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Bloomberg’s Standardization and Scaling of Its Monitoring Systems

| by Hrishikesh Barua Follow 15 Followers on Jul 21, 2018. Estimated reading time: 3 minutes |

One of the outcomes of Bloomberg's adoption of Site Reliability Engineering (SRE) practices across its development teams was the creation of a new monitoring system, backed by the Metrictank time-series database. The system provided new functionality to derive metric calculations, configurable retention periods, metadata queries, and scalability.

Bloomberg’s infrastructure is spread across 200 node sites in two self-operated datacenters, catering to around 325,000 customers, with a development team of 5000 engineers. For a long time, developers were responsible for the production monitoring of the products they built and deployed. However, monitoring was often added as an afterthought. This resulted in a lack of standardization - there were multiple data collectors, leading to duplication for measuring the same thing.

There was also no global view of the systems. According to Stig Sorensen, head of telemetry at Bloomberg, the role of operations ranges across "everything from our commercial website to market data feeds, to our main product, the Bloomberg Professional Terminal which hundreds of thousands of the key influencers around the world rely on." Various different tech stacks compounded the complexity.

Sorensen started leading the SRE initiative at Bloomberg in 2016. Along with pushing SRE principles and practices, his team aimed to build monitoring and alerting as a company-wide service. The first iteration was a homegrown StatsD agent with support for tags, that focused on getting the metrics out to the central systems as fast as possible. Once the metrics were collected, most of the validation, aggregation, rules and persistence was done on machines that were behind a Kafka cluster. This system soon faced issues with scale, as Sean Hanson, software developer at Bloomberg, noted in his talk:

After these two years, we’re at two and a half million data points per second, 100 million time series. Some metrics have high cardinality, like 500,000. So our initial solution did scale fairly well for us. We were able to push that to 20 million data points a second sustained. But we couldn’t actually query anything out of it while it was doing that, and it still was really poor at handling high cardinality metrics, which was a pretty common use case.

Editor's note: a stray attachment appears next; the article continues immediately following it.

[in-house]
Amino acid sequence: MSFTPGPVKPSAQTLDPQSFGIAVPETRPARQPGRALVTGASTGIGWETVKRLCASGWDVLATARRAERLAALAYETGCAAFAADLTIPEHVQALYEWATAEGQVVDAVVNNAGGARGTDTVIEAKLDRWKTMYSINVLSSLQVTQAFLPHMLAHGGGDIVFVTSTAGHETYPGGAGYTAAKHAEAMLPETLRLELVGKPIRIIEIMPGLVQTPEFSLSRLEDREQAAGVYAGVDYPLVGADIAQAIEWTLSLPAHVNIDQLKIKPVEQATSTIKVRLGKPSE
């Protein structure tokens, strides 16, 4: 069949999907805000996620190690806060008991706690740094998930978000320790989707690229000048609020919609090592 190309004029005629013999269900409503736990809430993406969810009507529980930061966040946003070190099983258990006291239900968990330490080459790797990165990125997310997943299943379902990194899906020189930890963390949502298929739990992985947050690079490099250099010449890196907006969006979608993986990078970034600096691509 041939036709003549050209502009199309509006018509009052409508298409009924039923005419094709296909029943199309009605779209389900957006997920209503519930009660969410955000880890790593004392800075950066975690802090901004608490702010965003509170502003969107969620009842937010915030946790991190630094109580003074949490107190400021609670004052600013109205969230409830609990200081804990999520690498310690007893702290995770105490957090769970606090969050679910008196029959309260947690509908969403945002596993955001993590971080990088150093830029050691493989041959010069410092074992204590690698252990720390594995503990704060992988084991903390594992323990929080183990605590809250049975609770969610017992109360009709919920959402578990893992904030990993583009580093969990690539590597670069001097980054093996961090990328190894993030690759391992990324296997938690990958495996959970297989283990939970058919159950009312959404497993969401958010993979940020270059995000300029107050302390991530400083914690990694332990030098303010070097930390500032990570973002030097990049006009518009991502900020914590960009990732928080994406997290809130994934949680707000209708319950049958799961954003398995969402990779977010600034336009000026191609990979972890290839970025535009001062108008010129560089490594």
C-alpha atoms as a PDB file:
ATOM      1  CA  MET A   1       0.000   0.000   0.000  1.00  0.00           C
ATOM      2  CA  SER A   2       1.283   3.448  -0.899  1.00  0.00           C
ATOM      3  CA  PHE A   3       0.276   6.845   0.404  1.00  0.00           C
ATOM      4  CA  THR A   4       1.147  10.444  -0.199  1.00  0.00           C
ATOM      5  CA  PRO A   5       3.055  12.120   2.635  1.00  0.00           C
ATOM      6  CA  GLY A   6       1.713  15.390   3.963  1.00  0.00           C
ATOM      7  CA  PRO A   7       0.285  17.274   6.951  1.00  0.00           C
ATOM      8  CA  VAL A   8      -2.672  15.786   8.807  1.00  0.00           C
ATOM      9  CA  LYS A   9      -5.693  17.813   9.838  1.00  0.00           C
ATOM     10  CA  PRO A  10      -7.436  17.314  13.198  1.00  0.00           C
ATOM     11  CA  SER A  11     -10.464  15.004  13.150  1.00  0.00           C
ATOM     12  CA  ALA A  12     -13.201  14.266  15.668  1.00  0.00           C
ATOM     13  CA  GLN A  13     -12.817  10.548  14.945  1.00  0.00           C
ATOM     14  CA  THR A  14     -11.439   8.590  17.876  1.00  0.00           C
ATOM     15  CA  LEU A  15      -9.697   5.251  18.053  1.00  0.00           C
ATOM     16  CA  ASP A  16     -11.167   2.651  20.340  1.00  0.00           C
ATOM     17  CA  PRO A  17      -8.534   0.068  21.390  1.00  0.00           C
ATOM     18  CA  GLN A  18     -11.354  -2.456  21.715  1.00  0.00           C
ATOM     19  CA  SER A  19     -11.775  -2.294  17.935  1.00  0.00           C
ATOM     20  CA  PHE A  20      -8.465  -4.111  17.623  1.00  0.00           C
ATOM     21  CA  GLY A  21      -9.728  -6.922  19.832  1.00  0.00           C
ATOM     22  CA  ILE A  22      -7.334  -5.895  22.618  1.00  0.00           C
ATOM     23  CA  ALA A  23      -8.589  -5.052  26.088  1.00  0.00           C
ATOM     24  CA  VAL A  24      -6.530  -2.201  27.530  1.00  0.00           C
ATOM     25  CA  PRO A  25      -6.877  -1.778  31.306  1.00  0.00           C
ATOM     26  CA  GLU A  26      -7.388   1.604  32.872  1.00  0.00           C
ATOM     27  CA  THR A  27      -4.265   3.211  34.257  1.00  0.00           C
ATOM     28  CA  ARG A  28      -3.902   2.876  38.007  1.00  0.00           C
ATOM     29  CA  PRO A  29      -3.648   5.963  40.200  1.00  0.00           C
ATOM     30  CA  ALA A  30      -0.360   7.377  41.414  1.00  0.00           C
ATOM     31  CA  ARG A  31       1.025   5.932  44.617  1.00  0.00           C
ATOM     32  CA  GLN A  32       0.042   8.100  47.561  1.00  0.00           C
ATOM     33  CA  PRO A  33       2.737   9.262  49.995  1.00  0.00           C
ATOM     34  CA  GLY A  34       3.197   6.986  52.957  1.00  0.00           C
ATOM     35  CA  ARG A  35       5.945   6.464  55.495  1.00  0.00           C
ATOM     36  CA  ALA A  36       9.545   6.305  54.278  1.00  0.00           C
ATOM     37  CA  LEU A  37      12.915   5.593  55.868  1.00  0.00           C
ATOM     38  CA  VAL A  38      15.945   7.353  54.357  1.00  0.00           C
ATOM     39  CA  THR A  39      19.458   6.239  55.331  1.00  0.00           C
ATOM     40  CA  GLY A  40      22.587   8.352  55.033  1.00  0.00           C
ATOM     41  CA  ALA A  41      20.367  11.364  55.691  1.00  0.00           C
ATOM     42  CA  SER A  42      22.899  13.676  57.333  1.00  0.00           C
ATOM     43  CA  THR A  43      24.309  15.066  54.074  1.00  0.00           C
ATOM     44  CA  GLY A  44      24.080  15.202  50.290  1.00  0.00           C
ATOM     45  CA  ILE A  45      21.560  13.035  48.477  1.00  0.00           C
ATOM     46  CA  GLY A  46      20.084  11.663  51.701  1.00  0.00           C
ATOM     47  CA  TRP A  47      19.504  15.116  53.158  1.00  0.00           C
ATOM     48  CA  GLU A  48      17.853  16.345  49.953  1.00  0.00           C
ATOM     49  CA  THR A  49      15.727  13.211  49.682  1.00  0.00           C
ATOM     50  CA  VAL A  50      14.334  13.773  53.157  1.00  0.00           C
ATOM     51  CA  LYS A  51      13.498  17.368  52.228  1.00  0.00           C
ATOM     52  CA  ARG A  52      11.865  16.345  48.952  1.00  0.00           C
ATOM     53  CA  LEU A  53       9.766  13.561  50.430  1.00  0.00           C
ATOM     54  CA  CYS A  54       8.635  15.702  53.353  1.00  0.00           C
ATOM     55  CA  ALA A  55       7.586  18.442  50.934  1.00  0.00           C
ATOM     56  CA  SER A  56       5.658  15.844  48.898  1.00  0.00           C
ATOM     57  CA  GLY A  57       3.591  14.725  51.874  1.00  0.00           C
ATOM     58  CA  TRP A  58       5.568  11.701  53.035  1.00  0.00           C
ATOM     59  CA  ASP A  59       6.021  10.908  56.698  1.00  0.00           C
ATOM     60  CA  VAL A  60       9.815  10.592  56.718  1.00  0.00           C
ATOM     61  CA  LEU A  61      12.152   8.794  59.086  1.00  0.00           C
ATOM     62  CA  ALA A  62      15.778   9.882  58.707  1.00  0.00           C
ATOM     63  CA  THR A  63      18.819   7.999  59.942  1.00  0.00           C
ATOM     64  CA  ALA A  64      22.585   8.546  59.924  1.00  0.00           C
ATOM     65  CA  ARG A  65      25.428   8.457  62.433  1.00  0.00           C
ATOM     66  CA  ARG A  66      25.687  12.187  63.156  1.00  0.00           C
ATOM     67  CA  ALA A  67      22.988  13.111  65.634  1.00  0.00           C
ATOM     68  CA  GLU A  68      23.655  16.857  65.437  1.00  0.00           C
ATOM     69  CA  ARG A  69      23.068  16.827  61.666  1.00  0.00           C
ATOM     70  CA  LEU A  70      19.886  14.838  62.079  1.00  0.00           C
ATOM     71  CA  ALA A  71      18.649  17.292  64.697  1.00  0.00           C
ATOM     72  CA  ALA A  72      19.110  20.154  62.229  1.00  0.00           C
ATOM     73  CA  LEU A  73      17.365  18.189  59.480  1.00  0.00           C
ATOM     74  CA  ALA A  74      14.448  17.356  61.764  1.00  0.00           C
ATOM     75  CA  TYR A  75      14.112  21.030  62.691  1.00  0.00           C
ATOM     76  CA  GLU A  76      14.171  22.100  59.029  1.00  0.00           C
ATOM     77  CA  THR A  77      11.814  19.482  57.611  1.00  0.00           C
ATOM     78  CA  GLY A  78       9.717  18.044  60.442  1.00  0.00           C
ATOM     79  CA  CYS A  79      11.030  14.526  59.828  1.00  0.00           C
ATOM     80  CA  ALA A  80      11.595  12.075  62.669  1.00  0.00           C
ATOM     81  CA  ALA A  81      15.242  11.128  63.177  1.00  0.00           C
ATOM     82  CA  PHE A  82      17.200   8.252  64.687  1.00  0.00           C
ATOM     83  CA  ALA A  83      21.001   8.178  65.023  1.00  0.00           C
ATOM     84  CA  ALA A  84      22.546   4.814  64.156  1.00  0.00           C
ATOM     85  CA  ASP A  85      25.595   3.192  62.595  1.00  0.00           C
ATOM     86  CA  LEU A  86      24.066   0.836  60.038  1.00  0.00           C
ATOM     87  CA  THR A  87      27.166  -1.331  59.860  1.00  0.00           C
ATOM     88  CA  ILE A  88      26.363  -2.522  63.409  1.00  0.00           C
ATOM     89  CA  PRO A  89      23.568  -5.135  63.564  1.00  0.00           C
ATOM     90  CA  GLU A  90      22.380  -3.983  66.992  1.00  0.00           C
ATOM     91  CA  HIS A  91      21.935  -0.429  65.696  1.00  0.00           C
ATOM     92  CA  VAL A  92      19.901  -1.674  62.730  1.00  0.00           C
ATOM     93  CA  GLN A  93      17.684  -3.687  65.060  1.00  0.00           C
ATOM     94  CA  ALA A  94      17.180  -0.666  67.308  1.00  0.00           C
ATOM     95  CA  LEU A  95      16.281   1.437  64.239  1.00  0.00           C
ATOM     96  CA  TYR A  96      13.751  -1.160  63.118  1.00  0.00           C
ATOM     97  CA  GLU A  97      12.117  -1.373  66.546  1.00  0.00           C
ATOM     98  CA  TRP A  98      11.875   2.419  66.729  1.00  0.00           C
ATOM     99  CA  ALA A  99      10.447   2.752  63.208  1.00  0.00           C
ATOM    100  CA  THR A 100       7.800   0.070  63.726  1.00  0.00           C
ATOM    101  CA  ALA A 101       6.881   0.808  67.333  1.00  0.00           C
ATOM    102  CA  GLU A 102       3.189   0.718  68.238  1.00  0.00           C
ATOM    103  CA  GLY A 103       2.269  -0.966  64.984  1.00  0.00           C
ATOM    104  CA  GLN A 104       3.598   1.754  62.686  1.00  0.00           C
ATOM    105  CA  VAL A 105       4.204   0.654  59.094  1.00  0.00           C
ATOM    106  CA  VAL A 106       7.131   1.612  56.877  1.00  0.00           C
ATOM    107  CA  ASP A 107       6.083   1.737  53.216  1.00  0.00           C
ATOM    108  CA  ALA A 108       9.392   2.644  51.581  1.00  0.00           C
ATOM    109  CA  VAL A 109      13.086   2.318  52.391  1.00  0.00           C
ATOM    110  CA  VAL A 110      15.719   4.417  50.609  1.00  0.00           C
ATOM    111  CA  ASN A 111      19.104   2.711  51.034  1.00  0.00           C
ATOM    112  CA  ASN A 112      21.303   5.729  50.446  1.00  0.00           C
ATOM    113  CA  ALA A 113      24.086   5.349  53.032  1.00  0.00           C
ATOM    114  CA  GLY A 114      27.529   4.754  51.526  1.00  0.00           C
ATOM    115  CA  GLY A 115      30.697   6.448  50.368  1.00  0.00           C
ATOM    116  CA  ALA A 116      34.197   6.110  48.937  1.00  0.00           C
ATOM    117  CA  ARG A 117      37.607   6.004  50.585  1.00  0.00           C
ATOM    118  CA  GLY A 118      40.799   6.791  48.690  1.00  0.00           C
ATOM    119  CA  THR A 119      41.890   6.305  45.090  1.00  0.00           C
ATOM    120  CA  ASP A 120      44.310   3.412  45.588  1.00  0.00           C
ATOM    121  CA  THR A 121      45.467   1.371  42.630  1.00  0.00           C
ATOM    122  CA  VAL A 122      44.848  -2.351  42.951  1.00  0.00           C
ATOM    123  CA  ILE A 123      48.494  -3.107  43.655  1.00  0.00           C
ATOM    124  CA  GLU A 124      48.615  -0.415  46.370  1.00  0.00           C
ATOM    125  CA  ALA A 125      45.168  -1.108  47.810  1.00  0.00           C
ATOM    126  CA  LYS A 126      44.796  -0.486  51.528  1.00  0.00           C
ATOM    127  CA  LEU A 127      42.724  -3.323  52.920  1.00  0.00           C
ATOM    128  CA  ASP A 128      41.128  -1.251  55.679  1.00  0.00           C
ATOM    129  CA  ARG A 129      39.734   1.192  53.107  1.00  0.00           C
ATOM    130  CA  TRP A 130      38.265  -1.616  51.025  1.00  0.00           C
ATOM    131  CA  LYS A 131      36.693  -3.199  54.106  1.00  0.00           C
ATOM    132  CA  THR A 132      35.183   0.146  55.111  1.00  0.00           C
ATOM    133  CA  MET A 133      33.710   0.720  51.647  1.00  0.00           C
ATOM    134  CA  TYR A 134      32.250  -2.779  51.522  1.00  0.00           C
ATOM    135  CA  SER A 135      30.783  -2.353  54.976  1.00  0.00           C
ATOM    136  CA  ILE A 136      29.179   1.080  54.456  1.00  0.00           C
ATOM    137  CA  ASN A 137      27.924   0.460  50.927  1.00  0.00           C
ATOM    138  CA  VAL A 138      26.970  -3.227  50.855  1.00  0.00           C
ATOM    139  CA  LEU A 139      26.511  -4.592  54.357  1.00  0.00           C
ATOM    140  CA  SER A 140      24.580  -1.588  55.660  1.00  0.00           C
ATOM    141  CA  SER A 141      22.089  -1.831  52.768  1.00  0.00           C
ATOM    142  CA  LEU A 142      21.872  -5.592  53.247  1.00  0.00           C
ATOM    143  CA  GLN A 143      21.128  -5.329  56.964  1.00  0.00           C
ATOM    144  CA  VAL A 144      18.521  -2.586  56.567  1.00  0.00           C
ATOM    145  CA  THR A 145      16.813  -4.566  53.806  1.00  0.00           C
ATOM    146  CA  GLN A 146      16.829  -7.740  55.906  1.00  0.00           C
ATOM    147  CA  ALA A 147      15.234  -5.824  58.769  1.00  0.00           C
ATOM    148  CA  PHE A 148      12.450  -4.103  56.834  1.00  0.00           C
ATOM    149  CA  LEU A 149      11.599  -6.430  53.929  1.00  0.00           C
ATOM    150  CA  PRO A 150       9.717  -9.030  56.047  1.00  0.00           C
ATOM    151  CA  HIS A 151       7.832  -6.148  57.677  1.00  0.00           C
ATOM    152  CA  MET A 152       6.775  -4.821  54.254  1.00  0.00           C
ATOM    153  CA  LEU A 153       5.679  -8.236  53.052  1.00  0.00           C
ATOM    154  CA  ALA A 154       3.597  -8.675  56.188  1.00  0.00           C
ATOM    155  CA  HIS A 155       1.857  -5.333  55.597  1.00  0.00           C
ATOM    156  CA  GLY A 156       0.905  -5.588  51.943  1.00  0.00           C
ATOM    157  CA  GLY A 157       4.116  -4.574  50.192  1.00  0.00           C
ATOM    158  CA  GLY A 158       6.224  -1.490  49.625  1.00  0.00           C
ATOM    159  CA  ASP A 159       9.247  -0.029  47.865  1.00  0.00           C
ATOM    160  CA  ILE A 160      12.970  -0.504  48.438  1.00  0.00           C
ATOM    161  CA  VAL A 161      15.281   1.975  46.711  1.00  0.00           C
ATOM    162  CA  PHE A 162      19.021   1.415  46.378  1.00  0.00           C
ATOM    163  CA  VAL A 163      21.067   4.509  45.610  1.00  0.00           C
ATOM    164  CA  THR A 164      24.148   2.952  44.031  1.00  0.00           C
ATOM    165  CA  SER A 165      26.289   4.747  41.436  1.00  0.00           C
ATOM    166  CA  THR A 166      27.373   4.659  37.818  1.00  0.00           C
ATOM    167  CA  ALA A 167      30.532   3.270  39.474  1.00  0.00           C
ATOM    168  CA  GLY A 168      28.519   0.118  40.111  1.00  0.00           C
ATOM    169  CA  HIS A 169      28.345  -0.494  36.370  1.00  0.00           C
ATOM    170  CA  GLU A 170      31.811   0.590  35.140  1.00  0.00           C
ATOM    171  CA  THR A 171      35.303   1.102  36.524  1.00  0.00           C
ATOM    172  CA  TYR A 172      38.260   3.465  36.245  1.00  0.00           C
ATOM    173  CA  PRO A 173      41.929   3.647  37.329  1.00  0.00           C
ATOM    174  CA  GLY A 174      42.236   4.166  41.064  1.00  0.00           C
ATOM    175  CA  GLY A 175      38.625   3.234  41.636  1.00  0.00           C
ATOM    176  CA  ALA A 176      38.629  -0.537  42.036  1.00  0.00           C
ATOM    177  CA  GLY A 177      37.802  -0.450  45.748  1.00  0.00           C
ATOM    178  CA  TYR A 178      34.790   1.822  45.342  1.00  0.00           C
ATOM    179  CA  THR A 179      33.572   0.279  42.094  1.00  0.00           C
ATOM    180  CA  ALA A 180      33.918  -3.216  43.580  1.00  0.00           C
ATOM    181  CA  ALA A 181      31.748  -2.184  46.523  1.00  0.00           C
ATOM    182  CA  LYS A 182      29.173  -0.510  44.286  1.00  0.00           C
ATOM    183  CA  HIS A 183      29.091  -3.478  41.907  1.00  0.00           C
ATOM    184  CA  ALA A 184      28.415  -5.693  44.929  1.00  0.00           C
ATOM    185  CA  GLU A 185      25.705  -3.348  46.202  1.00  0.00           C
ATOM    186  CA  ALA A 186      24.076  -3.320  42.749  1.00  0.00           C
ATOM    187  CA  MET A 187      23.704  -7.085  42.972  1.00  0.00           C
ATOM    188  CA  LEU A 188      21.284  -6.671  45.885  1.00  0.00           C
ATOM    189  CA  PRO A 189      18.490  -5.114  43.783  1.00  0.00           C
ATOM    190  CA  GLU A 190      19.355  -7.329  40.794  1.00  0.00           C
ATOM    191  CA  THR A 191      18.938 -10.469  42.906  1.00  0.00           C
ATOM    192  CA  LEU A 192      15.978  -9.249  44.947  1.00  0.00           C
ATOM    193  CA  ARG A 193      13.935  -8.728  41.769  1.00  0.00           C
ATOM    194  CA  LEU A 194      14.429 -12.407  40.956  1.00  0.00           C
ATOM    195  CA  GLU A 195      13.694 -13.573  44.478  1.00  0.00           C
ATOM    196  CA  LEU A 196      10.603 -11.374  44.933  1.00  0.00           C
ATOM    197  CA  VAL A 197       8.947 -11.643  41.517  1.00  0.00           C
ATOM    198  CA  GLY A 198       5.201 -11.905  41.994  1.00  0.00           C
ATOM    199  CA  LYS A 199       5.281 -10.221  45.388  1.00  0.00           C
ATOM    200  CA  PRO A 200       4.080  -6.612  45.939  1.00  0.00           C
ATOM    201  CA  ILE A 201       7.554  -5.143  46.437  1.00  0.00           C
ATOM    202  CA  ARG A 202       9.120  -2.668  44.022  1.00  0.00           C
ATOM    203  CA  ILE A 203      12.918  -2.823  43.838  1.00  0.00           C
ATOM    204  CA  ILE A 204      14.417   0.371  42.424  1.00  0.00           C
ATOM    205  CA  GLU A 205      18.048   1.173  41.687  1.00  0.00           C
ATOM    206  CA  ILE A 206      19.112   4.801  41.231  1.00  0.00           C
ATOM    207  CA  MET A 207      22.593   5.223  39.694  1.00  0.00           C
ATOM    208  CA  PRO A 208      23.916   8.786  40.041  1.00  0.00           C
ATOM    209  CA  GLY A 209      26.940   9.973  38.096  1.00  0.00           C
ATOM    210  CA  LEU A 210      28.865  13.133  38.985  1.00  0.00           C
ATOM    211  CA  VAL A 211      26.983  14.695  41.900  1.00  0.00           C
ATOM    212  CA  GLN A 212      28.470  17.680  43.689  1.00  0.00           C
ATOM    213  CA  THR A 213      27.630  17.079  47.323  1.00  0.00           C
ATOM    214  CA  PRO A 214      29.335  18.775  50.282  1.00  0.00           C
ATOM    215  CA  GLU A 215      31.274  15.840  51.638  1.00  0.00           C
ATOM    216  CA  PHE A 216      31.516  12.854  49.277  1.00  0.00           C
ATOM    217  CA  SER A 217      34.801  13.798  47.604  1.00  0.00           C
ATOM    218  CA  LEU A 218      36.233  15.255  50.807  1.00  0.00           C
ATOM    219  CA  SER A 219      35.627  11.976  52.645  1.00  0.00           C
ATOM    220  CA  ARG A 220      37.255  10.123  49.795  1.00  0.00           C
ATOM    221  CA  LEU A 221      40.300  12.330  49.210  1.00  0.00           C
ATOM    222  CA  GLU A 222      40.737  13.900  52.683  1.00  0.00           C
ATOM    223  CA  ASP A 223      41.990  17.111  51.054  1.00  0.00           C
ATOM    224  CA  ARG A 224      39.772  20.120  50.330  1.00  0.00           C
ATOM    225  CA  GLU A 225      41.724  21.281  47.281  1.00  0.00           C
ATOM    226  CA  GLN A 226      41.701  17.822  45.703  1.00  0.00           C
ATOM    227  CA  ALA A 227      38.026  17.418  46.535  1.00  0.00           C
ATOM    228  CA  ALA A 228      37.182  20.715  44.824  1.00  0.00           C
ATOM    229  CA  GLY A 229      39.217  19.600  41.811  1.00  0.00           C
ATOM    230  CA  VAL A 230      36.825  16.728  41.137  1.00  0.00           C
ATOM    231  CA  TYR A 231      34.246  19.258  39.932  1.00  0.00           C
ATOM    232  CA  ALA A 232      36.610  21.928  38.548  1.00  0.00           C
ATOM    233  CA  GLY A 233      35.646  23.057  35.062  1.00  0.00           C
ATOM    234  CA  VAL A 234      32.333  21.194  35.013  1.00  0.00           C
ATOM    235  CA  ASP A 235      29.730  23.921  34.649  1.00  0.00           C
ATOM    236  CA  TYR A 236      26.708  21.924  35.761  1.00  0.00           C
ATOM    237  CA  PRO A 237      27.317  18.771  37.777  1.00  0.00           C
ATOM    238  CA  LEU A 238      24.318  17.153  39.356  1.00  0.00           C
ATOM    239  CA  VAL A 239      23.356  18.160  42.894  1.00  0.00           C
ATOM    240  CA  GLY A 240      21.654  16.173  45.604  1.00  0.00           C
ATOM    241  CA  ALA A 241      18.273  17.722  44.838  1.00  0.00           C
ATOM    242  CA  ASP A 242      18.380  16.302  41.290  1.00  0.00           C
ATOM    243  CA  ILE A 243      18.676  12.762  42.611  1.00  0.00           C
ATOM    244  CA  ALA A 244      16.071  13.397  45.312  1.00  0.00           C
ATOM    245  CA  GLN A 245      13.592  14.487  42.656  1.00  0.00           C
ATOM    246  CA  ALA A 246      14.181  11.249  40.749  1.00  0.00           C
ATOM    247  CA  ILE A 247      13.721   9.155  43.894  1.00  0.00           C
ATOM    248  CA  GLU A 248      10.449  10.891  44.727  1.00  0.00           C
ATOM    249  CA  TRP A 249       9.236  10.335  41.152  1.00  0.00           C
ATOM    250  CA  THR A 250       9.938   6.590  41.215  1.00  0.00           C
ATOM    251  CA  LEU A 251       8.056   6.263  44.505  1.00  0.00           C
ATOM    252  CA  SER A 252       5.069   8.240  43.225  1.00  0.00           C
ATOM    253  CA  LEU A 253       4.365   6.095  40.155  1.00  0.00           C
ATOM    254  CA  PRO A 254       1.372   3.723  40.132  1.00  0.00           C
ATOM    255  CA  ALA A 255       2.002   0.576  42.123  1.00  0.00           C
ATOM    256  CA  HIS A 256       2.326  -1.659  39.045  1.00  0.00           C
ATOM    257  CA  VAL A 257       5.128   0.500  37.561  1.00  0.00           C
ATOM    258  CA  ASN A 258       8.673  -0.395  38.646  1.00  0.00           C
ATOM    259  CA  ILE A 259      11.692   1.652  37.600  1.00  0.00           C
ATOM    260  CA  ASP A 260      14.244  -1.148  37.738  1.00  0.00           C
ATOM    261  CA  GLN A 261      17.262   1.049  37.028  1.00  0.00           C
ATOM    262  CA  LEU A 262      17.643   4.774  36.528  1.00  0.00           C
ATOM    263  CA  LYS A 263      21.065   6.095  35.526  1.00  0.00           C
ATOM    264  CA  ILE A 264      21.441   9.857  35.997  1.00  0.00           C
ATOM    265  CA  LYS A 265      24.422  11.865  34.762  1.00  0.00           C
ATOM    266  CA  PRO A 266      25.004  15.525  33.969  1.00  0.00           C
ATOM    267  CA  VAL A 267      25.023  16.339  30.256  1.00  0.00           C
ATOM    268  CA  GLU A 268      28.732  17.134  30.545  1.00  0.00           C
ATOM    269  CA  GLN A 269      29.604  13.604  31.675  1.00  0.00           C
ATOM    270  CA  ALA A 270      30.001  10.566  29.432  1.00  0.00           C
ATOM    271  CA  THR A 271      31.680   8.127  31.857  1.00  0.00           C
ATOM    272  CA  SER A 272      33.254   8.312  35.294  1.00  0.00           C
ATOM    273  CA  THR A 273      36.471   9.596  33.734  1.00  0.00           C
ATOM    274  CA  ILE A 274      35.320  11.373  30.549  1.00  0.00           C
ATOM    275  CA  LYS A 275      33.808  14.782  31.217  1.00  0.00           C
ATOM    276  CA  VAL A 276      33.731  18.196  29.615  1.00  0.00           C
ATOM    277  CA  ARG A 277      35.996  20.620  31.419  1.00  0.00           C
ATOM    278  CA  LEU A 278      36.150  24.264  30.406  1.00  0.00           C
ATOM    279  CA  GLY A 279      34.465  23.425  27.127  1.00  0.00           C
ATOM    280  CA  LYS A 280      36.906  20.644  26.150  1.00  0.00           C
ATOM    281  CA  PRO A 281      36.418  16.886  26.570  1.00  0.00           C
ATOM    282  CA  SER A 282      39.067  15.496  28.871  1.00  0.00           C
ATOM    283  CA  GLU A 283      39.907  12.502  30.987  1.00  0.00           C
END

The new system that the team built also had a new set of requirements - functions to derive metric calculations, configurable retention periods, metadata queries, and scalability. Metrictank, a multi-tenant timeseries database backed by Cassandra that can be used by Graphite, met most of their requirements. Based on Facebook's Gorilla paper, it was orders of magnitude faster than their previous system for high-cardinality data. It paved the way to do queries that spanned metrics from across the organization.

The Bloomberg team optimized a few resource-intensive areas and contributed the code back to Metrictank. Other organizations have also used Cassandra as a backend to scale Graphite.

Along with the monitoring system, the adoption of SRE has been focused on standardizing the way that things are done. Sorensen elaborates:

We don’t actually have a centralized SRE team today. We rolled it out in a way where we aligned the SRE teams with the application teams. SRE teams are pulled from both app and core infra teams. It’s either people within operational or system admin background that’s sort of picked up programming and moving that way, or we have application engineers with a more active view towards systems and towards availability – because we see SREs as software engineers just doing something – building a different type of software.

With the adoption of a standardized monitoring system, there is a parallel need to track progress. This is something that the team is working on, Sorensen says, because "measuring availability is not black and white. It’s not how many failures you had on a website, because if you are a certain market player and the real-time market data is delayed by a few – by one millisecond or hundreds of milliseconds, it could make a big difference for you."

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